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Naming Sponsor:




yracuse Stage is committed to providing students with rich theatre experiences that explore and examine what it is to be human. Research shows that children who participate in or are exposed to the arts show higher academic achievement, stronger self-esteem, and improved ability to plan and work toward a future goal. Many students in our community have their first taste of live theatre through Syracuse Stage’s outreach programs. Last season more than 30,000 students from across New York State attended or participated in the Bank of America Children’s Tour, Backstory performances, artsEmerging, the Young Playwrights Festival, and our Student Matinee Program. We gratefully acknowledge the corporations and foundations who support our commitment to in-depth arts education for our community. Children’s Tour Naming Sponsor

Student Matinee Series To Be Announced


To Be Announced

General Educational Outreach Supporters To Be Announced

Lori Pasqualino as “Annabel” in the 2010 Bank of America Children’s Tour: Annabel Drudge... and the Second Day of School. Photo by Michael Davis




Timothy Bond

Producing Artistic Director Syracuse Stage and SU Drama

820 E Genesee Street Syracuse, NY 13210

Director of Educational Outreach

Lauren Unbekant (315) 443-1150

Manager of Educational Outreach

Kate Laissle (315) 442-7755

Group Sales & Student Matinees

CONTENTS 4. Production Information 5. Teaching Theatre 8. Letter from the Playwright 9. About the Play and Key Issues 11. Context 15. Sources and Resources 16. Syracuse Stage Season Info

Tracey White (315) 443-9844 Box Office

(315) 443-3275

EDUCATIONAL OUTREACH AT SYRACUSE STAGE The Bank of America CHILDREN’S TOUR brings high-energy, interactive, and culturally diverse performances to elementary school audiences The BACKSTORY Program brings history to life, as professional actors portray historical figures in classrooms and other venues artsEMERGING takes students on an in-depth exploration of our mainstage season using a multi-cultural, multi-arts lens The YOUNG PLAYWRIGHTS FESTIVAL challenges students to submit original tenminute plays for a chance to see their work performed at Syracuse Stage

Find us on:






Kyle Bass

Andrew Garrett



Meggan Camp

Devon Ritchie



Jonathan Herter

Sarah Bozenhart FEATURING


Jillian Wipfer Rachel Towne Keith Caram Thomas Countz

Supporting the arts is a main priority of the Bank of America Charitable Foundation, which is why we are so excited to partner with Syracuse Stage on this exciting project. Through innovative programs such as this one, we can effectively encourage the children in our community to embrace the arts at an early age. Bank of America is pleased to support such an important program and hopes children throughout the greater Syracuse area will take full advantage of it. 4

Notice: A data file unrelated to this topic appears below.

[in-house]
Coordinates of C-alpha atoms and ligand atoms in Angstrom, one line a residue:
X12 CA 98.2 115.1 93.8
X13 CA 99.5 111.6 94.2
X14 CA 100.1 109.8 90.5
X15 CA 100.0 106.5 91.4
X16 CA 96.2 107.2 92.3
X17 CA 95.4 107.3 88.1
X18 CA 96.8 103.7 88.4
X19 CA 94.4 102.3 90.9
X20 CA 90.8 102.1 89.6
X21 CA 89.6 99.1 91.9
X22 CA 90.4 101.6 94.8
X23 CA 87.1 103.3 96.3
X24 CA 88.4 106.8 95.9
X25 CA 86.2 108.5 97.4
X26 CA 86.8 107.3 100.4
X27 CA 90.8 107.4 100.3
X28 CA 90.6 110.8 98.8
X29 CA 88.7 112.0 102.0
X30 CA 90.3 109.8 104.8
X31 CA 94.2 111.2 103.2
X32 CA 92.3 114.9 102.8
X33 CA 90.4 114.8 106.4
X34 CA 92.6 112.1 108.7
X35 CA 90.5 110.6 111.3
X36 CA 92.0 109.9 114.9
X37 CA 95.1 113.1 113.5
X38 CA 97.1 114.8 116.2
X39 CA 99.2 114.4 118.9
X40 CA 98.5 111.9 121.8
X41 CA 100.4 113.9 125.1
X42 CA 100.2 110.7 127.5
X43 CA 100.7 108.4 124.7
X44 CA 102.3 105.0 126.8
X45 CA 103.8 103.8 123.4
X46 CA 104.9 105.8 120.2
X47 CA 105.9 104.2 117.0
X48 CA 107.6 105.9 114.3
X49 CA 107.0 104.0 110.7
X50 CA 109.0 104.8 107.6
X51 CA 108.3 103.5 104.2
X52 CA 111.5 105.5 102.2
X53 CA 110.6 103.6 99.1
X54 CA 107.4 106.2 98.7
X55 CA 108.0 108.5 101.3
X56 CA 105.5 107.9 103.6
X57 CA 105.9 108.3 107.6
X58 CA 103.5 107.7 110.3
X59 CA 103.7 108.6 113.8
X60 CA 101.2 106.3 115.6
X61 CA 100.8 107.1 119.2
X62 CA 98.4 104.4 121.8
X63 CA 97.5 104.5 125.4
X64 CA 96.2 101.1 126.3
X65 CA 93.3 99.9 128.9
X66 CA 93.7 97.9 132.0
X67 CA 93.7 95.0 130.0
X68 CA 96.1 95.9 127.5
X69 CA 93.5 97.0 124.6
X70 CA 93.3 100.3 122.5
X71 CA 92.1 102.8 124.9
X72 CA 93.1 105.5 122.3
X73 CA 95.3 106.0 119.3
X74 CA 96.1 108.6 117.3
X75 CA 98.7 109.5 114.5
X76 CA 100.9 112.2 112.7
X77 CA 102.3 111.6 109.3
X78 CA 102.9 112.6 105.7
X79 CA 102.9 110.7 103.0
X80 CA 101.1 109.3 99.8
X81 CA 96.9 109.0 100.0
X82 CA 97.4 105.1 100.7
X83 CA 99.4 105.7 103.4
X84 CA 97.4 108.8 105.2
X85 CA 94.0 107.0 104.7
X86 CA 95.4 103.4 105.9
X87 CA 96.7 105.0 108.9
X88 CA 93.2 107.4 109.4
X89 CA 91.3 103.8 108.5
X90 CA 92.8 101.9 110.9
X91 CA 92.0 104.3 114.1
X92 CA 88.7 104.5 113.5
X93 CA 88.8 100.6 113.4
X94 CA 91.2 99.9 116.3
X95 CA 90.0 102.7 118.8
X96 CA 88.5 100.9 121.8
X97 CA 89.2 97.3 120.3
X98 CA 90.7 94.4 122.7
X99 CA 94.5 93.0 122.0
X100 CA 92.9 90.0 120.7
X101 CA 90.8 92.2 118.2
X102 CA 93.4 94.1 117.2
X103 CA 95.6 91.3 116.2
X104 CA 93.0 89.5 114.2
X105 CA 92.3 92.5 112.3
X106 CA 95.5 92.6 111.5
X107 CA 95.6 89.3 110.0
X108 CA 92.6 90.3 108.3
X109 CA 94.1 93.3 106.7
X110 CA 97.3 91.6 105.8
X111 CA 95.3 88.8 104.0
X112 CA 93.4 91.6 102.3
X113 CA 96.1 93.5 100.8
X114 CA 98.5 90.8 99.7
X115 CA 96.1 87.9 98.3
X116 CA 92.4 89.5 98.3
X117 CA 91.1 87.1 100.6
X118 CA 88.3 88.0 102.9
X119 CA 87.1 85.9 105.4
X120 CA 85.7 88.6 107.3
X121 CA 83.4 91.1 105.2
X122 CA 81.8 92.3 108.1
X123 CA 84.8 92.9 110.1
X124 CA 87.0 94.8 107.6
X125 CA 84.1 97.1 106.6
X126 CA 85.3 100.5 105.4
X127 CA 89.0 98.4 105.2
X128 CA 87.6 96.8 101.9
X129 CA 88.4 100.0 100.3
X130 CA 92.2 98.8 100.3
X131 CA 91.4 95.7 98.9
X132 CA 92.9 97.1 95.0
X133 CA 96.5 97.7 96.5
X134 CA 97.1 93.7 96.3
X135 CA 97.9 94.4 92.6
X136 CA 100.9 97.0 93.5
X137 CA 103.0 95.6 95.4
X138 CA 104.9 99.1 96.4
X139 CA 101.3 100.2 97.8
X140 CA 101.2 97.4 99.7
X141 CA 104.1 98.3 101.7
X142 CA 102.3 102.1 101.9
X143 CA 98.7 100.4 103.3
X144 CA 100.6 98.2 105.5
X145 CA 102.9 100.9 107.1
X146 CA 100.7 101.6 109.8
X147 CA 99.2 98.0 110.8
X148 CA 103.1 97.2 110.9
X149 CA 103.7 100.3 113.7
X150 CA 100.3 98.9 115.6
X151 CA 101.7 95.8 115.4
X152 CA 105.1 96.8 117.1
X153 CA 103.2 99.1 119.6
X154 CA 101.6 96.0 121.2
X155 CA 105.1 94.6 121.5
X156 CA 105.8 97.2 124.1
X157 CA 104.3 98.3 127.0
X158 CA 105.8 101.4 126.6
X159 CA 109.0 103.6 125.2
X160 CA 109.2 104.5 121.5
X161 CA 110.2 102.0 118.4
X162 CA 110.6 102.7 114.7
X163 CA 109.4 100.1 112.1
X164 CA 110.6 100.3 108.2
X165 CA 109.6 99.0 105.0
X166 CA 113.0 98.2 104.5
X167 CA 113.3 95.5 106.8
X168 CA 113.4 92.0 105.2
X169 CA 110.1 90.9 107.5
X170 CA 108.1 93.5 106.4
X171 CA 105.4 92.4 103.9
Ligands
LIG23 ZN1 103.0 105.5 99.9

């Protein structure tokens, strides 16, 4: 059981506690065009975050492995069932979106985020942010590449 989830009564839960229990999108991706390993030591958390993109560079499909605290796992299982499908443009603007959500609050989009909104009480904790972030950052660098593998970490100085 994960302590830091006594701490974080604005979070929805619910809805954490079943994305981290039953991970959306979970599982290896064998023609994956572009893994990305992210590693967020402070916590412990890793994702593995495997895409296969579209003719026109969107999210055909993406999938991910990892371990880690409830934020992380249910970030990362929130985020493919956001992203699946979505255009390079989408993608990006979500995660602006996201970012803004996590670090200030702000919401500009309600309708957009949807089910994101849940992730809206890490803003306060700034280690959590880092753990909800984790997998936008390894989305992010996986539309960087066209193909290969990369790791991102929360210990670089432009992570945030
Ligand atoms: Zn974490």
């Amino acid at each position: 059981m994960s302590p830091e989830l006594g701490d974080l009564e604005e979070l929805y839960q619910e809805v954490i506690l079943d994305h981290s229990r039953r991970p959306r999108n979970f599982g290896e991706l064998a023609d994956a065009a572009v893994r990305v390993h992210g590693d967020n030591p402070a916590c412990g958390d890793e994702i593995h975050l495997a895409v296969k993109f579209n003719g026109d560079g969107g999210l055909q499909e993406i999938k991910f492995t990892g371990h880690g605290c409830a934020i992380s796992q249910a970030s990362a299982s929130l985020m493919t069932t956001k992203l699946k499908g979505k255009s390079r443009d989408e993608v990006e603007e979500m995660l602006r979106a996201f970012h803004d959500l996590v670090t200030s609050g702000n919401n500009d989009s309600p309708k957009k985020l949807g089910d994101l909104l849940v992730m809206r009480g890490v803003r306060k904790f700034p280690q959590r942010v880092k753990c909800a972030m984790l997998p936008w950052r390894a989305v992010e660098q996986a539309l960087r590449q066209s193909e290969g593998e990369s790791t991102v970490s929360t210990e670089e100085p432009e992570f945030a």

“Theatre brings life to life.” Zelda Fichandler

Founding Artistic Director Arena Stage, Washington DC


hen the first cave-dweller got up to tell a story, theatre began. Almost every culture has some sort of live performance tradition to tell stories. Television and film may have diminished the desire for access to theatre, but they have not diminished the importance. Live theatre gives each audience member an opportunity to connect with the performers in a way he/she never could with actors on a television or movie screen. The emotions can be more intense because the events are happening right in front of the audience.


Etiquette A few reminders... BE PROMPT Give your students plenty of time to arrive, find their seats, and get situated. RESPECT OTHERS’ SPACE Remind your students not to bump/kick the people around them, or their chairs. GOOD NOISE, BAD NOISE Instead of instructing students to remain totally silent, you should discuss the difference between appropriate responses (laughter, applause, participation when requested) and inappropriate noise (talking, cell phones, etc). STAY WITH US Please do not leave, or allow students to leave, once a performance has begun, except in absolute emergencies. 5







Any piece of theatre is comprised of multiple art forms. As you explore Annabel Drudge with your students, examine the use of:


Most (but not all) plays begin with a script — a story to be told and a blueprint of how to tell it. In his famous treatise, The Poetics, the ancient Greek philosopher Aristotle outlined


INQUIRY How are each of these art forms used in Annabel Drudge? Why are they used? How do they help to tell the story?

SIX ELEMENTS OF DRAMA that playwrights are mindful of to this day:

Plot What is the story line?

Language What

Theme What ideas are

Music How do music

Character Who

Spectacle What

What happened before the play started? What does each character want? What do they do to achieve their goals? What do they stand to gain/lose?

do the characters say? How do they say it? When do they say it? Do they speak to one character differently than another? Why?

wrestled with in the play? and sound help to tell this story? What questions does the play pose? Does it present an opinion on those questions, or leave it to the audience to decide?

are the people in the story? What are their relationships? Why do they do what they do? How do their age/status/etc affect them?

visual elements support the play? This could include: puppets, scenery, costumes, dance, movement, and more.

Other Elements:Conflict/Resolution, Action, Improvisation, Non-verbal communication, Staging, Humor, Realism and other styles, Metaphor, Language, Tone, Pattern and repetition, Emotion, Point of view.

ACTIVITY At its core, drama is about characters working toward goals and overcoming obstacles. Ask students to use their